Riese has written 2910 articles for us.

6 Comments

  1. Re: A Family Matter – Kids being removed from their parents for stupid reasons is totally a thing that happens, and the harms of removal are compounded by the fact that kids can be abused or neglected in foster homes. The child welfare system is big and complicated and there is always more to say than any one article can cover (for example, entire books could be written about the relative harms and benefits of private foster care agencies). BUT. This article and many like it routinely overlook the fact that *the kids in the story had lawyers, too*. I don’t know who their lawyers were, but it is likely that they came from the Children’s Law Center of California, which represents almost 30,000 kids in the LA child welfare system and happens to be one of the foremost organizations of its kind in the country. There’s no indication that the author of the article tried to reach out to them or even knew they existed, but I would bet the sun that if the kids wanted to go home and their lawyers came from the CLC, those lawyers advocated heavily for that outcome. If an article is going to profile specific cases in which children’s rights to be with their families are implicated just as much as parents’ rights to raise their kids, the author should at least make an effort to reach out to all the players.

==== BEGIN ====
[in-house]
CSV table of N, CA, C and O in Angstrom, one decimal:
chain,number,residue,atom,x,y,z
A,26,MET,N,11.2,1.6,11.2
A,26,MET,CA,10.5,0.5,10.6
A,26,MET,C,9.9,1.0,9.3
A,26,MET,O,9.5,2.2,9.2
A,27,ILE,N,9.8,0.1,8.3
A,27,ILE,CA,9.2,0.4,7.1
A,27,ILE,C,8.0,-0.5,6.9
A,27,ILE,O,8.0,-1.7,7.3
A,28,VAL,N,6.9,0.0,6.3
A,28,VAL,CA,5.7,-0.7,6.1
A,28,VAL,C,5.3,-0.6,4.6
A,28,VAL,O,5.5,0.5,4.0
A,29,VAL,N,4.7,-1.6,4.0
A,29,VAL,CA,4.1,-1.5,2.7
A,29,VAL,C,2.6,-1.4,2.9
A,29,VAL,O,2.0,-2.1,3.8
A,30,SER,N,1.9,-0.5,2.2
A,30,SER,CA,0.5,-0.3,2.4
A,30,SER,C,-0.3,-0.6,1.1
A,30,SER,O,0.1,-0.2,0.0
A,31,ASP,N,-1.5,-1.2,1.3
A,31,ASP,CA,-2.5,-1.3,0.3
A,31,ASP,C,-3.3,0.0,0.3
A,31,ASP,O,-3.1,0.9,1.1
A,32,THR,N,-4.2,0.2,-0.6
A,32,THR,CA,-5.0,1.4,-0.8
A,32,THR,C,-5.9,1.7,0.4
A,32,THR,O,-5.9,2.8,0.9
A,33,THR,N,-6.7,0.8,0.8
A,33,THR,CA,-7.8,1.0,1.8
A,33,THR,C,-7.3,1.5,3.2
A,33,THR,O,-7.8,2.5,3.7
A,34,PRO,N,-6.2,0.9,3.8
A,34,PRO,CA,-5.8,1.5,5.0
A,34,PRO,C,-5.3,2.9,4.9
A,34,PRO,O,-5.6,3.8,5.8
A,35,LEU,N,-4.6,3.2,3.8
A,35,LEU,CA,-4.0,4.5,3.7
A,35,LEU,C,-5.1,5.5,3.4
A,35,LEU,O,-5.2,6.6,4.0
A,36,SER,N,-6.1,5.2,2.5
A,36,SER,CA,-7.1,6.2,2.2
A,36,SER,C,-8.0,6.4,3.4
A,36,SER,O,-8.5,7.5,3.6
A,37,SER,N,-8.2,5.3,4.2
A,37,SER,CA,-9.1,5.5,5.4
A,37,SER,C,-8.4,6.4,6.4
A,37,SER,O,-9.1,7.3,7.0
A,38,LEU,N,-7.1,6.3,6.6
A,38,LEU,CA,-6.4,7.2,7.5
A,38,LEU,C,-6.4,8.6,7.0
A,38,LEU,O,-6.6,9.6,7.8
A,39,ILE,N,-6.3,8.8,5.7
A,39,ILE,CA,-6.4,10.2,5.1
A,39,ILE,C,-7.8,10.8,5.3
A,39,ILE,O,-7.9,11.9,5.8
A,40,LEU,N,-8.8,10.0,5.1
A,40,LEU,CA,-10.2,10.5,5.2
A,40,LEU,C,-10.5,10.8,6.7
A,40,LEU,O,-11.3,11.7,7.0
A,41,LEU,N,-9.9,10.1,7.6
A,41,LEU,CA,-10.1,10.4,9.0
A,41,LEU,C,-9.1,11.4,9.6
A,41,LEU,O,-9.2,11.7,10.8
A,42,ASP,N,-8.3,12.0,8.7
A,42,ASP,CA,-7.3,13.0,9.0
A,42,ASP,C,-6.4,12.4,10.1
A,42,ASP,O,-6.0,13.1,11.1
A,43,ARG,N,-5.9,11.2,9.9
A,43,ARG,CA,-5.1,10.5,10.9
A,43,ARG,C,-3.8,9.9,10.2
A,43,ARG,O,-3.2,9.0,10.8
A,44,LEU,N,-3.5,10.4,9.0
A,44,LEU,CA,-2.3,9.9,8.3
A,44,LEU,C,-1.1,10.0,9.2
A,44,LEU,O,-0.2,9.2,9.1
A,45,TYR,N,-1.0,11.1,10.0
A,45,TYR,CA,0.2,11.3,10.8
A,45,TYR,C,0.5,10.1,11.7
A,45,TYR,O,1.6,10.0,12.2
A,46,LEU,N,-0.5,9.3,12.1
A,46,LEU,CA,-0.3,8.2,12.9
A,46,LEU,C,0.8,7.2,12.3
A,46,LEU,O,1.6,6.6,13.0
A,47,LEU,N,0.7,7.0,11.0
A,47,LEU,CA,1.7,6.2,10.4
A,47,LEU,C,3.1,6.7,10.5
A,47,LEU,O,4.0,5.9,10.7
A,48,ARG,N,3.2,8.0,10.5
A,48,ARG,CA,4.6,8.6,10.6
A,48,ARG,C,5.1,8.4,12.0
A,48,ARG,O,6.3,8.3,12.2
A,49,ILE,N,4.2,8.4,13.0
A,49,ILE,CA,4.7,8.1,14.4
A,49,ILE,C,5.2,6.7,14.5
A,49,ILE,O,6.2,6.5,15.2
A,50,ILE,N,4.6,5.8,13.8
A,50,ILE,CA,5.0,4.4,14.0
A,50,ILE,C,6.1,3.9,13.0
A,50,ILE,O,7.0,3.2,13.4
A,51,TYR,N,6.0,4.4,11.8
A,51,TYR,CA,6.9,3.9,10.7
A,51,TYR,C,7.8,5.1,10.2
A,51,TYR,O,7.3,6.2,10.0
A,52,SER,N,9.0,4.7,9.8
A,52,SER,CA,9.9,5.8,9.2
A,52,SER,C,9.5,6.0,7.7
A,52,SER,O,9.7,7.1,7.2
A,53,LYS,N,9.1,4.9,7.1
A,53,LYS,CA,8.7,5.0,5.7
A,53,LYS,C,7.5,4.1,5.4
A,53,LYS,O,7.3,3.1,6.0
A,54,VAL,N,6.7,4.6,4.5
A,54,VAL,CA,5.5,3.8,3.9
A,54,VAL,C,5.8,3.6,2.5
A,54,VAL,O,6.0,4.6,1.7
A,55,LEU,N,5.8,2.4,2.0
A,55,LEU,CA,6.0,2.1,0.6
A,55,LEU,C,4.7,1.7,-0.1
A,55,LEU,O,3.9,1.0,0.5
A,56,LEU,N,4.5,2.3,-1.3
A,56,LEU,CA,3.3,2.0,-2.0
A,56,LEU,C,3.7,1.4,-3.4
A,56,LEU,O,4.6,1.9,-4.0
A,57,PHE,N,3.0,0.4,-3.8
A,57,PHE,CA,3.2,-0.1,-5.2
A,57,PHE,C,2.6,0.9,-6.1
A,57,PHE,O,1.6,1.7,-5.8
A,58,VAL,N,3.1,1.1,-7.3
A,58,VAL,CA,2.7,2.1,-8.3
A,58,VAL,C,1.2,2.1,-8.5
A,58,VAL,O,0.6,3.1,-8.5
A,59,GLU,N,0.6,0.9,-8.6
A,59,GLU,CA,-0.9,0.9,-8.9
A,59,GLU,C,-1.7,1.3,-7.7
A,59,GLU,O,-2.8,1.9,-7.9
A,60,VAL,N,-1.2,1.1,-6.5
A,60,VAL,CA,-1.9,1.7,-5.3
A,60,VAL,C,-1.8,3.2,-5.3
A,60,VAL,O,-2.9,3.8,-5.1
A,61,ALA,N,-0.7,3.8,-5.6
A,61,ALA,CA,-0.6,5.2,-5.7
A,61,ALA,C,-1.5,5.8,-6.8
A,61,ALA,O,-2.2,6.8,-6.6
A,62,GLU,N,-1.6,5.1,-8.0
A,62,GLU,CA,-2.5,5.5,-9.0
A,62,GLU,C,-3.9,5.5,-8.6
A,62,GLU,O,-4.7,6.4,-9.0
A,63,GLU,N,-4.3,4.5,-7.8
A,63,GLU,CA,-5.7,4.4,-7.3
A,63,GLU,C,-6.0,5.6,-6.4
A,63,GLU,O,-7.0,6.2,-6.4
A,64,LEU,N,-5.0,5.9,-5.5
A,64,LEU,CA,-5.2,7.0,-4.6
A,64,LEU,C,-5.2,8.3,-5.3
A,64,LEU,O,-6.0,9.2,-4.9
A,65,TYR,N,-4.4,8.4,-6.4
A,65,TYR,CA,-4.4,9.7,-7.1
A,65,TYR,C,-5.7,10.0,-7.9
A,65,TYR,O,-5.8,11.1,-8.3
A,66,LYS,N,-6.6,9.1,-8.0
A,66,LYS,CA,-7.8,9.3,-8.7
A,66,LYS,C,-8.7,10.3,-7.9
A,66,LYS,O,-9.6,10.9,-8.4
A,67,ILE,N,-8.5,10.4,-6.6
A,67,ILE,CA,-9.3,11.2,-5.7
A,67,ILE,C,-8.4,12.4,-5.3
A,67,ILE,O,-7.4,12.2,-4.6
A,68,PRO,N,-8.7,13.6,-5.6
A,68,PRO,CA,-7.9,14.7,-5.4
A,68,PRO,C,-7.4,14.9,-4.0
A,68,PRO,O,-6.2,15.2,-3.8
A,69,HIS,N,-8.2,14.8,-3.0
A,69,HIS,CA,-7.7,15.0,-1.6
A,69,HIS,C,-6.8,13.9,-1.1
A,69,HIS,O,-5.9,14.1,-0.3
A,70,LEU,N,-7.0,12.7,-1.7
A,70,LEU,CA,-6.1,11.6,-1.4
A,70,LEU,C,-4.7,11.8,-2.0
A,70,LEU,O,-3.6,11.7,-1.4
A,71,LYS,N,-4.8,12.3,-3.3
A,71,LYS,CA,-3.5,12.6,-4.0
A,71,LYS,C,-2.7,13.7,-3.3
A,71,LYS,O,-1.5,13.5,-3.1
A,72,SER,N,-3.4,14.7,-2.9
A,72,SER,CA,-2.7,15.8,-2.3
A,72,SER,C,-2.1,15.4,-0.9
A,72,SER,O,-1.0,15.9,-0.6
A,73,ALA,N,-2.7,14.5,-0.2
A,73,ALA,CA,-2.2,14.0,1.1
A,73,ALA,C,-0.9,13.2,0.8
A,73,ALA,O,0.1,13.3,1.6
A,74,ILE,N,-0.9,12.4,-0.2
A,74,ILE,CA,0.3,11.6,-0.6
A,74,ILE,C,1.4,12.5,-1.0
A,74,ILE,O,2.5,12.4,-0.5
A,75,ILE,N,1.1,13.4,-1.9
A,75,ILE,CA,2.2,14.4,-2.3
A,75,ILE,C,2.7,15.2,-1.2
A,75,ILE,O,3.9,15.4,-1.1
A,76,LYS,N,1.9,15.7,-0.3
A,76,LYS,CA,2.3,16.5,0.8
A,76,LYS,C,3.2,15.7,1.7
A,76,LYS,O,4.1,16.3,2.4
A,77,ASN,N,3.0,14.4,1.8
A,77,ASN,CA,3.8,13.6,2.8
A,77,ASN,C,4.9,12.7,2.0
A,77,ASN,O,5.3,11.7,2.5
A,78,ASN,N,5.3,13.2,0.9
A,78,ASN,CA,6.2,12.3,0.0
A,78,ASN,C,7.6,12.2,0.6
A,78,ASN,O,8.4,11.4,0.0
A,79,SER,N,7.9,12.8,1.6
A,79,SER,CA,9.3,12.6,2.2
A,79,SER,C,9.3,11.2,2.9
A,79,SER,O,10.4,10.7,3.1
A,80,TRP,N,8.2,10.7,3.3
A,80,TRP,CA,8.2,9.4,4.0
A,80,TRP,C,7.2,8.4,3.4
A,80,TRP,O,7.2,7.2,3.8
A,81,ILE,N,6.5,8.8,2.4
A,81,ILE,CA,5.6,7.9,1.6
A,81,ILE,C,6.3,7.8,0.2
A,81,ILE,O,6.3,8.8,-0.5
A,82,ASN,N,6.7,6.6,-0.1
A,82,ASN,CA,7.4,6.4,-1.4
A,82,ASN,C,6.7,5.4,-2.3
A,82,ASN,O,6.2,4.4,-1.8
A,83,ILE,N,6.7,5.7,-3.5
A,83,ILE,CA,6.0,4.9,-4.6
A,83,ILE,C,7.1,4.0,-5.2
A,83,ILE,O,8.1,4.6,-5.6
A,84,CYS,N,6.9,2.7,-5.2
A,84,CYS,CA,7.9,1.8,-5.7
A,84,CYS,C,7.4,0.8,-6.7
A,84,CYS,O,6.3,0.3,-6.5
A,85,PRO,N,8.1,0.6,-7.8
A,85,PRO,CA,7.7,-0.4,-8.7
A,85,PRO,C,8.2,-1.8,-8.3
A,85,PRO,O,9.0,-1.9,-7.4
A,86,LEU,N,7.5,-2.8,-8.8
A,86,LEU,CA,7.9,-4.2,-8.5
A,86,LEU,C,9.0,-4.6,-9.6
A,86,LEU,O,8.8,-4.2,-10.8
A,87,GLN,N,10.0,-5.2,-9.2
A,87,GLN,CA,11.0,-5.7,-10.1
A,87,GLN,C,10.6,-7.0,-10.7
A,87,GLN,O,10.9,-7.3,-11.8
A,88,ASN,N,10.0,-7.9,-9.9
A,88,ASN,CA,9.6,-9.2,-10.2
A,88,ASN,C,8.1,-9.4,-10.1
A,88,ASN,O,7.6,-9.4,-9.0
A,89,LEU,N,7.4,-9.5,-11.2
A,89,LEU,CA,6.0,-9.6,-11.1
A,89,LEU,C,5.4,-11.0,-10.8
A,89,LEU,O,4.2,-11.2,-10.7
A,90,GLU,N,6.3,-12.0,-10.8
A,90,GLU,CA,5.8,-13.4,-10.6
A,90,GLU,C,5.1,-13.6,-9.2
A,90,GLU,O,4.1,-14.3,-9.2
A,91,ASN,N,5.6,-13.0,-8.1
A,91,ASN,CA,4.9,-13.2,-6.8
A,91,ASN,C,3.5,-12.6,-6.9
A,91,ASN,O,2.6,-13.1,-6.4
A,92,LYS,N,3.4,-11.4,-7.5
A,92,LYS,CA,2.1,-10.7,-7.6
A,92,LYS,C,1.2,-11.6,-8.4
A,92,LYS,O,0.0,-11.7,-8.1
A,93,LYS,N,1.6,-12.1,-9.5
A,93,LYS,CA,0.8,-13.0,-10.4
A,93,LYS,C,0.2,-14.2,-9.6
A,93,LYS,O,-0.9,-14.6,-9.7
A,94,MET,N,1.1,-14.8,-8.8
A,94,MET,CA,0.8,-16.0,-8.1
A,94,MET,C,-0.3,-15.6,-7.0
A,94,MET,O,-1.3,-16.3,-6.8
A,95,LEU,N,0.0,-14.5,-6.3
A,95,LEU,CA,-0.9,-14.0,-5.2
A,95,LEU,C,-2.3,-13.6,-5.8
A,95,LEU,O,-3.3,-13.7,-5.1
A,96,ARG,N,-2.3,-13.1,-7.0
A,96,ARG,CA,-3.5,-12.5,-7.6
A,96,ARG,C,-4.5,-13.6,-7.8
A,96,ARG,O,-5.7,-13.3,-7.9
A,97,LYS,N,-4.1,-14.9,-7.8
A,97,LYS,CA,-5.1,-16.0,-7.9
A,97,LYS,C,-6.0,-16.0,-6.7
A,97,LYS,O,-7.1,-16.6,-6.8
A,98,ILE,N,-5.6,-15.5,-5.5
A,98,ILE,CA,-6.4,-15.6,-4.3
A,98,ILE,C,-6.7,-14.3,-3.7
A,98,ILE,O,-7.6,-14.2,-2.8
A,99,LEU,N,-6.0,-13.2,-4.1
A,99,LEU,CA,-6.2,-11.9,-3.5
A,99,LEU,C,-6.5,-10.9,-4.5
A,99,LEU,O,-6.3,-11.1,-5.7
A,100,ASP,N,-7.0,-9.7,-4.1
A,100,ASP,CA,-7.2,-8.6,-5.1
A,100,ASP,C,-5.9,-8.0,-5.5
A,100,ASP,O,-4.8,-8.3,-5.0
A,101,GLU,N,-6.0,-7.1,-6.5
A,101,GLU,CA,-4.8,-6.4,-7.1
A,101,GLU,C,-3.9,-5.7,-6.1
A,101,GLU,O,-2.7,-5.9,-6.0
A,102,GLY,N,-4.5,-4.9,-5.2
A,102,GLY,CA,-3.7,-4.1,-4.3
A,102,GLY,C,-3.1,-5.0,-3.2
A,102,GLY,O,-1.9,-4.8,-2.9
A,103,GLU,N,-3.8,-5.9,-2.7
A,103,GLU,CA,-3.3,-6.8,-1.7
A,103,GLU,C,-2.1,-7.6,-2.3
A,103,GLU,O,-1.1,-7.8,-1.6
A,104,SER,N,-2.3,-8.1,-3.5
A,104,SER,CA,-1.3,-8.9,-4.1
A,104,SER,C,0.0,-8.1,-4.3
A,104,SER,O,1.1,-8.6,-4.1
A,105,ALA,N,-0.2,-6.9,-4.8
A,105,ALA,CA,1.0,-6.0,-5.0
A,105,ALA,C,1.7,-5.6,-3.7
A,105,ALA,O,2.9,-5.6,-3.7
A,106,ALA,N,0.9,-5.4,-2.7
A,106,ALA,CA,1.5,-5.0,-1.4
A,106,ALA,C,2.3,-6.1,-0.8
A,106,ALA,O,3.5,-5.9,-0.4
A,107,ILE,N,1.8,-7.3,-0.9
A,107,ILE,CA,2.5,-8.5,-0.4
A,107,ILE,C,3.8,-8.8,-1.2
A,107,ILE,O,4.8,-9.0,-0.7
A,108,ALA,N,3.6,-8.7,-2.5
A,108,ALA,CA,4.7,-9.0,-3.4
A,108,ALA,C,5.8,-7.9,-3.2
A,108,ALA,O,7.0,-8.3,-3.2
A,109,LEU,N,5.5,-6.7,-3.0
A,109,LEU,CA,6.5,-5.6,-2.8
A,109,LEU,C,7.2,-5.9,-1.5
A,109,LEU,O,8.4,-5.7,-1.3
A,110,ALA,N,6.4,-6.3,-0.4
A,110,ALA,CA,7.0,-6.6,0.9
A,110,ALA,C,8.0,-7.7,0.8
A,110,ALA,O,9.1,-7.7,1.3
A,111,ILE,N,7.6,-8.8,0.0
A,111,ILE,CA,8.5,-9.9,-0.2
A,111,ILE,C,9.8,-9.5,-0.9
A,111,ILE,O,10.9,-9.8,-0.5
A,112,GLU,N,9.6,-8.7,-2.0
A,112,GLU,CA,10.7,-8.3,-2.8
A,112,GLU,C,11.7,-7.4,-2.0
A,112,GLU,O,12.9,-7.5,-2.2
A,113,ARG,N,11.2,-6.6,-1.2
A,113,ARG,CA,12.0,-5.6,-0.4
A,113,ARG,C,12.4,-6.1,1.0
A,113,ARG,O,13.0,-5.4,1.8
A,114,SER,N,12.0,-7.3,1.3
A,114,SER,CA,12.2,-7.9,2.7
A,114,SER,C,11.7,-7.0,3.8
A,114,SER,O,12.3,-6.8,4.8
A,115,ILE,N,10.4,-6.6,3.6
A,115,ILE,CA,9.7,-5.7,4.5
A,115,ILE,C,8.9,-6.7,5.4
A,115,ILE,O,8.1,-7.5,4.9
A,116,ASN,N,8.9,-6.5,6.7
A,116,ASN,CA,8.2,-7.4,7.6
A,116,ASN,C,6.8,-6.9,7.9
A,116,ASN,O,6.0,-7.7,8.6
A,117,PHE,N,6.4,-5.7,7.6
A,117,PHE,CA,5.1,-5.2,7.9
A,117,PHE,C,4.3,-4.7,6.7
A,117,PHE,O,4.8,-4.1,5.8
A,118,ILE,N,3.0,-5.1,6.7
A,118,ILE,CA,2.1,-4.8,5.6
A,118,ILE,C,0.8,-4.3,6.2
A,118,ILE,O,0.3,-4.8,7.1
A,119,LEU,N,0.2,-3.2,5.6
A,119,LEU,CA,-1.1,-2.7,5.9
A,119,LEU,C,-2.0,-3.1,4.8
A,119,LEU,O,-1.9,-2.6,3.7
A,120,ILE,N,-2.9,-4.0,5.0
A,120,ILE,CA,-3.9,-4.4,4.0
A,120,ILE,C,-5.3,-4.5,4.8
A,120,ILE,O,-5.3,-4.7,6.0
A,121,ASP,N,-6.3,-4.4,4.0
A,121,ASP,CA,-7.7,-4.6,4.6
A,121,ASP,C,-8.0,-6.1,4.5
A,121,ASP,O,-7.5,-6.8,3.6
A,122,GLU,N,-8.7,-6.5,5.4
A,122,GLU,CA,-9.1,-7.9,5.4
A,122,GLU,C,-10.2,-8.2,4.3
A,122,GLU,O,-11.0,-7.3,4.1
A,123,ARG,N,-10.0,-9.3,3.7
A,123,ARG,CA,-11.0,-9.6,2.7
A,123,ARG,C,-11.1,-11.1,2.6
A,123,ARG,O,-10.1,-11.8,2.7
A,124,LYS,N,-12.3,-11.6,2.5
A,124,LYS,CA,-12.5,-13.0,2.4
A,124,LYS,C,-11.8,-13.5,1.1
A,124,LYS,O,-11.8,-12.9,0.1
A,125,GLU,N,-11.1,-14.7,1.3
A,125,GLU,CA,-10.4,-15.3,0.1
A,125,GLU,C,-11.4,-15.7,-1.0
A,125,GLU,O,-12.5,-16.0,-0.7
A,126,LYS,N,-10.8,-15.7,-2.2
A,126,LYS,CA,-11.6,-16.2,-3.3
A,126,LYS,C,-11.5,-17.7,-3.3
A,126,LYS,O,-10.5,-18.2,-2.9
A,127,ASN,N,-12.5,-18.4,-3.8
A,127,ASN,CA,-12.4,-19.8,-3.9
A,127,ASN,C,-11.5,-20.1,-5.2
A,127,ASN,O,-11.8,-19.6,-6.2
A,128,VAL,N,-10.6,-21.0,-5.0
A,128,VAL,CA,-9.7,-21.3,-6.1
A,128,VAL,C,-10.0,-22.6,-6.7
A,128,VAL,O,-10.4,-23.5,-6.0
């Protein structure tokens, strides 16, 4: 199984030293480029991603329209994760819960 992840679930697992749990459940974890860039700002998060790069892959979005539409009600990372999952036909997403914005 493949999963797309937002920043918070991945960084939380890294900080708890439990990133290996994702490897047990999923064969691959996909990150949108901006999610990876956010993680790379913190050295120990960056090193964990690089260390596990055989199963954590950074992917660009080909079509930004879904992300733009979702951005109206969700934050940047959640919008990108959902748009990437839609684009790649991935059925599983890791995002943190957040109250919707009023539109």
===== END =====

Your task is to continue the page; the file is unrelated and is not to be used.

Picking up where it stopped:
That said, it’s otherwise a great article and everyone should read it. Then go watch The Fosters and read The Lost Children of Wilder.

  2. Riese, Thank you so much for posting the article about TGIF’s history/evolution and their whole category of restaurants’ longstanding and vaccillating relationship to antiques. I always have and always will make my living in the antiques business, and this article was both interesting and useful to me. I would never expect my daily LGBT blogroll to offer me insight into such things, but what a treat it is for it to have done so! Thanks for posting and keep up the good work.